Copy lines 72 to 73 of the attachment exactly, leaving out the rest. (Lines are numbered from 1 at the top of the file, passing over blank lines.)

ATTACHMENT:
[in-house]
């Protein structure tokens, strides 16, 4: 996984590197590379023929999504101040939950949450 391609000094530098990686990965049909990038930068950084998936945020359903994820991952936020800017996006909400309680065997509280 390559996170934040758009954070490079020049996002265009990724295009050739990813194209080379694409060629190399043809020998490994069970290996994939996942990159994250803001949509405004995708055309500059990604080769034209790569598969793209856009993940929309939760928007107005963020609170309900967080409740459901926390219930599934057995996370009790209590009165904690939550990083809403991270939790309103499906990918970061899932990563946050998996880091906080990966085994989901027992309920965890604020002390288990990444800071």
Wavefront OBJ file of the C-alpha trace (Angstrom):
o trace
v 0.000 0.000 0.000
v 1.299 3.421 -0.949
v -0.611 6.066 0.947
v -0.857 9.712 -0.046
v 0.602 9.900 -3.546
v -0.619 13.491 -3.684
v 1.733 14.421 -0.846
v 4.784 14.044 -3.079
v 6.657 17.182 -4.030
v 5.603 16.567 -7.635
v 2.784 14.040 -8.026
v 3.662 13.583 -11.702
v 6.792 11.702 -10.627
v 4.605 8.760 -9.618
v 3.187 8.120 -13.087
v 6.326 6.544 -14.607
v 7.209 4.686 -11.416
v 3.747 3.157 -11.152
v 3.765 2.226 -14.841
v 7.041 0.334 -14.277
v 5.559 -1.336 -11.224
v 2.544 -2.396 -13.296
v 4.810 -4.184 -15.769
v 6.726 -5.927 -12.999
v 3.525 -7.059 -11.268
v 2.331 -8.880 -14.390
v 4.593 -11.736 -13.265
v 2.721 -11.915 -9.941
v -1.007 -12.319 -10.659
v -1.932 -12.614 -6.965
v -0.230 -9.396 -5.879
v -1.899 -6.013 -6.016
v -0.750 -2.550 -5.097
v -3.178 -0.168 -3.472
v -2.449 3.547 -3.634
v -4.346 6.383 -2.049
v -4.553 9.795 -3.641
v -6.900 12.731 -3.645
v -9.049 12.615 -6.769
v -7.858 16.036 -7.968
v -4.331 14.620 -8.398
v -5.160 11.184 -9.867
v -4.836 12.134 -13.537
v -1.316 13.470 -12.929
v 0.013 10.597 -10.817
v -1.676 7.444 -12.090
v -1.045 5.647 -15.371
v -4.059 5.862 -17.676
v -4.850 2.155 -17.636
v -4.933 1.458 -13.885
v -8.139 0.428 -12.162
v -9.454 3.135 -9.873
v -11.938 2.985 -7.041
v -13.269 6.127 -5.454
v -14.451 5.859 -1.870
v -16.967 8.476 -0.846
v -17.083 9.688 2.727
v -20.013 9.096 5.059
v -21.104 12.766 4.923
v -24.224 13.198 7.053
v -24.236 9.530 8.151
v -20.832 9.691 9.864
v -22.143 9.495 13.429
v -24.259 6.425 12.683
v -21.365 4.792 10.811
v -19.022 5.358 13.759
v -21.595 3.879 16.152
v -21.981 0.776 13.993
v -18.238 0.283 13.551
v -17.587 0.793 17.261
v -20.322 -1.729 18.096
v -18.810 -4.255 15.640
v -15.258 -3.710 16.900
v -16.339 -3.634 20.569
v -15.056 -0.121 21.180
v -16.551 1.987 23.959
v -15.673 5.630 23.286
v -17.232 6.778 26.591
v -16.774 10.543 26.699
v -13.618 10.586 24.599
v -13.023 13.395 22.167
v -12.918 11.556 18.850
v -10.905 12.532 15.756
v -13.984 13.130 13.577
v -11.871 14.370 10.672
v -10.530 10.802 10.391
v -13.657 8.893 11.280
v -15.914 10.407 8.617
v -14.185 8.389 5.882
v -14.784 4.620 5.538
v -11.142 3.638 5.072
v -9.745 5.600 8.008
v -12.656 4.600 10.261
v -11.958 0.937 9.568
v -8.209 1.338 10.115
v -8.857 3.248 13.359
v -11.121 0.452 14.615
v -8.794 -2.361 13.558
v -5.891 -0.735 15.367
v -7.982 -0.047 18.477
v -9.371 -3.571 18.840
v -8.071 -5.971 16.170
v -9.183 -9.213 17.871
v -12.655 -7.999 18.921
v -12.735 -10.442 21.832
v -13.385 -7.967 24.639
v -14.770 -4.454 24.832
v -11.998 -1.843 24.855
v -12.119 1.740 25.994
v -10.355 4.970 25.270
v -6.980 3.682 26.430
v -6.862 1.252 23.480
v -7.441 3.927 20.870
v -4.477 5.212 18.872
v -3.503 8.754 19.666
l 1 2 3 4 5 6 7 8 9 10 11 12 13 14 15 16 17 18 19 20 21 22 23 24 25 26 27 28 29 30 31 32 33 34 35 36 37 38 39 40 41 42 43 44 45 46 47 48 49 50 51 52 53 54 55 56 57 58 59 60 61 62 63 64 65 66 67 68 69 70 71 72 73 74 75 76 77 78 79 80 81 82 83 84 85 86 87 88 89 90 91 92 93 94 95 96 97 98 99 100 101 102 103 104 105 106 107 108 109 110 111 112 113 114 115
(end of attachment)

v -21.981 0.776 13.993
v -18.238 0.283 13.551